Two situations often occur in astronomy (and physics):
a) we have information about the things we are measuring before actually measuring them. For example, astronomers regularly use prior information about the type of results they expect to see in order to select the telescope to use, its instrumental set up, and the lenght of the exposure. But this prior knowledge is then often discarded by many astronomers in formulating the model used to analyse the data, resulting in a suboptimal use of the available information, sometimes introducing biases.
b) the quantity of real interest cannot be measured directly but requires the use of noisy proxy measurements which in order to be collected, require in turn some knowledge of the quantity being measured or the value of a related but unknown quantity. In real astronomical experiments, the situation can be tricky and involved. Therefore, very often, astronomers are forced to make assumptions and approximations to reach their goal, a fully-comprehensive and coherent analysis of the data would be too astronomer-time expensive to be set in the frequentist framework.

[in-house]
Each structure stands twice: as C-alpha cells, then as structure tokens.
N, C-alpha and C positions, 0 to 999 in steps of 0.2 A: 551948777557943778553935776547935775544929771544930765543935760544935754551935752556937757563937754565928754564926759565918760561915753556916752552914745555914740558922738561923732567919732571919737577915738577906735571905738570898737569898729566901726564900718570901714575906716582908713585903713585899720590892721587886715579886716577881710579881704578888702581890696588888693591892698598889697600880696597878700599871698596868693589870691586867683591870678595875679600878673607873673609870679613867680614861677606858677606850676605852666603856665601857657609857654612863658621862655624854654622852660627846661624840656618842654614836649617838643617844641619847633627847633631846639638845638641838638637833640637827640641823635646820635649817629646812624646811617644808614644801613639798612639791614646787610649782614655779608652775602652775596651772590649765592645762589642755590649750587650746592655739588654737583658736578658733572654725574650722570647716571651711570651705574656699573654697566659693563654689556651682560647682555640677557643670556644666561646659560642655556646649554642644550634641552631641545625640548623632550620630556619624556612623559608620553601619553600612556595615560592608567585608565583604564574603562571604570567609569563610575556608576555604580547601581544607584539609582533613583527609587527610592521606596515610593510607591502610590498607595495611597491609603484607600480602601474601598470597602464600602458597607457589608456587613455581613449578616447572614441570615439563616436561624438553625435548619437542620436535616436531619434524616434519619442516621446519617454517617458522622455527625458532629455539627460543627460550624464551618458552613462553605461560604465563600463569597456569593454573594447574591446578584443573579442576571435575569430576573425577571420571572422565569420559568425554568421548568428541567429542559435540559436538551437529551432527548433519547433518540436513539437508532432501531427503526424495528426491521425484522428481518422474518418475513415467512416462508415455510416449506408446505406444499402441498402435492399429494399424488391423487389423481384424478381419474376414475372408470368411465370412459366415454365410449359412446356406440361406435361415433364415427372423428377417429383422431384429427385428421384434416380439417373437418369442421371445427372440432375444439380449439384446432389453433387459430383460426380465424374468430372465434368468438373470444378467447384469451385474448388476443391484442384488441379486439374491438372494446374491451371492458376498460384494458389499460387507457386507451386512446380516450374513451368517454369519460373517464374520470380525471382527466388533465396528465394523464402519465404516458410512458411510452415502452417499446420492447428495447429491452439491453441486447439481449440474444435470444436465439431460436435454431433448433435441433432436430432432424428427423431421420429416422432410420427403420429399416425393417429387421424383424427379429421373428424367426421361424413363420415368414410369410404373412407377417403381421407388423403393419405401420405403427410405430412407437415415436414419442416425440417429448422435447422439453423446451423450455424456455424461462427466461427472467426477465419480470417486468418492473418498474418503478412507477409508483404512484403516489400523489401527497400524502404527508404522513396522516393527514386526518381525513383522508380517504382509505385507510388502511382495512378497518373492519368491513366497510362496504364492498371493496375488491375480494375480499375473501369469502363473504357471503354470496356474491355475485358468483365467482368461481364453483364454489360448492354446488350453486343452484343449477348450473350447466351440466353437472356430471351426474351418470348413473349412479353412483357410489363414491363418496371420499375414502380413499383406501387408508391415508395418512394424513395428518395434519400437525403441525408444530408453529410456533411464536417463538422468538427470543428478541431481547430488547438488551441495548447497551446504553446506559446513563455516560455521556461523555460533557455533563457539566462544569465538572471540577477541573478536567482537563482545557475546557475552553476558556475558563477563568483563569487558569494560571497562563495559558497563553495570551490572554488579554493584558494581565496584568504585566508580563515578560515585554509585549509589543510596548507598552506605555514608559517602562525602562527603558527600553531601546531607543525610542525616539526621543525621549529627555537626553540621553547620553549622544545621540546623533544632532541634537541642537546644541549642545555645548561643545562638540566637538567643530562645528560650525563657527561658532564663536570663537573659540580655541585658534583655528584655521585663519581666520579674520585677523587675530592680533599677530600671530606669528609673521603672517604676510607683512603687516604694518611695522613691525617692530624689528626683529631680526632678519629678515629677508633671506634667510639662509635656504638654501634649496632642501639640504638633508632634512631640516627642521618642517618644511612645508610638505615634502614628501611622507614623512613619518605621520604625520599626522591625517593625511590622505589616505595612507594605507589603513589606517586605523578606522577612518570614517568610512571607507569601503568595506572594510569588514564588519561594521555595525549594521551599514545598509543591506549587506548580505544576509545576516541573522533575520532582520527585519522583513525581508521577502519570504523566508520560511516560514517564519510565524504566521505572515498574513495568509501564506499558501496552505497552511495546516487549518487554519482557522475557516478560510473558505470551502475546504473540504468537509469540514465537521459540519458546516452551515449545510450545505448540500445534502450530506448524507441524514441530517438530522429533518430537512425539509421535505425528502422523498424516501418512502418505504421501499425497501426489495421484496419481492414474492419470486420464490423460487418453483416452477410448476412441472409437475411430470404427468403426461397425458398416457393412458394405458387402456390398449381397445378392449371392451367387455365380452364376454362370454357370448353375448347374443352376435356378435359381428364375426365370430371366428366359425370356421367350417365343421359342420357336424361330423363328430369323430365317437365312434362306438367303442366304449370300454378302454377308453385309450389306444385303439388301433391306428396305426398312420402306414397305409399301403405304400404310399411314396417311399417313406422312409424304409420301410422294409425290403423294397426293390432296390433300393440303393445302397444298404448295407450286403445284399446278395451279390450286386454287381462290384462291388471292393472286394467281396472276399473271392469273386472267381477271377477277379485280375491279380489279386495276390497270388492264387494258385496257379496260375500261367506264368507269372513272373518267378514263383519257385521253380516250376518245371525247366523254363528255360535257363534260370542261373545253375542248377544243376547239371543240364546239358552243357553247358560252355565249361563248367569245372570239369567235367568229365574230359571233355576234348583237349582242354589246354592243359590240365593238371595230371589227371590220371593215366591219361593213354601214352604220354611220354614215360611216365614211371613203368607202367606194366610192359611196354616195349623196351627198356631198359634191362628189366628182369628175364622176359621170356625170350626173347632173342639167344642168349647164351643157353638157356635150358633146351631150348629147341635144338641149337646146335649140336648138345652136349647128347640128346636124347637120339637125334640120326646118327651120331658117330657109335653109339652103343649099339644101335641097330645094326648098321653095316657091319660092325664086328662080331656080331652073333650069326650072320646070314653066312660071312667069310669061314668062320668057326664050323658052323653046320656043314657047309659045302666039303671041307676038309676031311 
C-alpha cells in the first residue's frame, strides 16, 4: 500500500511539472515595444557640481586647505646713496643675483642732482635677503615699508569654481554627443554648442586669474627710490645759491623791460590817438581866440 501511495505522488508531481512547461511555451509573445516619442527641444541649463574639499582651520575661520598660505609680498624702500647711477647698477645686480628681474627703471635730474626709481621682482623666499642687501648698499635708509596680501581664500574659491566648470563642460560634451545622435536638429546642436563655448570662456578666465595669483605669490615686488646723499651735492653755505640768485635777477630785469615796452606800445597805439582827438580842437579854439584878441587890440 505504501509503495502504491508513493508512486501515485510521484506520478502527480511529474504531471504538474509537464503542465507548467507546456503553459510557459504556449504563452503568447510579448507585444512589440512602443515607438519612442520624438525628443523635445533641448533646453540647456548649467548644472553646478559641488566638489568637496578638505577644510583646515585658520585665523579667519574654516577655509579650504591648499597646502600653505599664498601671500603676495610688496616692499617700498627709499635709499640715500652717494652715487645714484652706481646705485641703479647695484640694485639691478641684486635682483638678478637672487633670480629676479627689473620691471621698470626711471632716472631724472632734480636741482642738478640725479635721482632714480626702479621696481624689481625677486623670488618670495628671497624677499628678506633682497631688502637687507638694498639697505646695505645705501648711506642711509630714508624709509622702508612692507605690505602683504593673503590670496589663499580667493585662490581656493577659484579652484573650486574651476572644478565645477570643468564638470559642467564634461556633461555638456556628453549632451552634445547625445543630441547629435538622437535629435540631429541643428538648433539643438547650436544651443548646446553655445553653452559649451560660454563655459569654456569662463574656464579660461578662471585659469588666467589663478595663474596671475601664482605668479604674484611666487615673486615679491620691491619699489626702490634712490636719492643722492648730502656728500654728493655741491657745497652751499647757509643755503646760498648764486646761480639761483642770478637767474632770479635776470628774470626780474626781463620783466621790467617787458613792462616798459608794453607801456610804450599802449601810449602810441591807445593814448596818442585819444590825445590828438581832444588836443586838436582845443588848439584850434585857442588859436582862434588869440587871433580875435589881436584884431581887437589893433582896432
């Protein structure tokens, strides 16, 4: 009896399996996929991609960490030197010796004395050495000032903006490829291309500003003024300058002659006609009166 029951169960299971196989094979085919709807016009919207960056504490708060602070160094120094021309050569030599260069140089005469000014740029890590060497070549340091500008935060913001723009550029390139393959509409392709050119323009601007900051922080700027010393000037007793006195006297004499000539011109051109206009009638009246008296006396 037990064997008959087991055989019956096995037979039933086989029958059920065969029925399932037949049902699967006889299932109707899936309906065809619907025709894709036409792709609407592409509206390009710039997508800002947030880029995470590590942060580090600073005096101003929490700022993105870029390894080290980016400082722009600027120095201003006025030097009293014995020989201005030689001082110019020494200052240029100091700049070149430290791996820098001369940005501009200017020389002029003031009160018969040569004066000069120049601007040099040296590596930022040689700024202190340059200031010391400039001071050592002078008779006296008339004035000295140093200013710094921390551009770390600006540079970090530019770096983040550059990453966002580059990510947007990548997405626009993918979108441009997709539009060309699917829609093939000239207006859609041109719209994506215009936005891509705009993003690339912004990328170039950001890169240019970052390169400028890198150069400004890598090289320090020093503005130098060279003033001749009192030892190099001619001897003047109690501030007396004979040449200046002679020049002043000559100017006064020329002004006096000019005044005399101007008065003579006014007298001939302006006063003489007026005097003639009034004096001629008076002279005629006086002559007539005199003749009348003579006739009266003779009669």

This talk illustrates the above two situations with real astronomical problems that have been successfully addressed in a Bayesian framework by the authors.
Biography: Stefano Andreon is an astronomer, working at the Osservatorio Astronomico di Brera, in Milano, Italy. He discovered the most distant cluster of galaxies known, at some 10.6 billion light years away, seen when the Universe was only one quarter of its current age. He is author of more than 60 referred papers on major astronomical journals, two third of which as first author, and co-author of the book “Bayesian Methods in Cosmology”.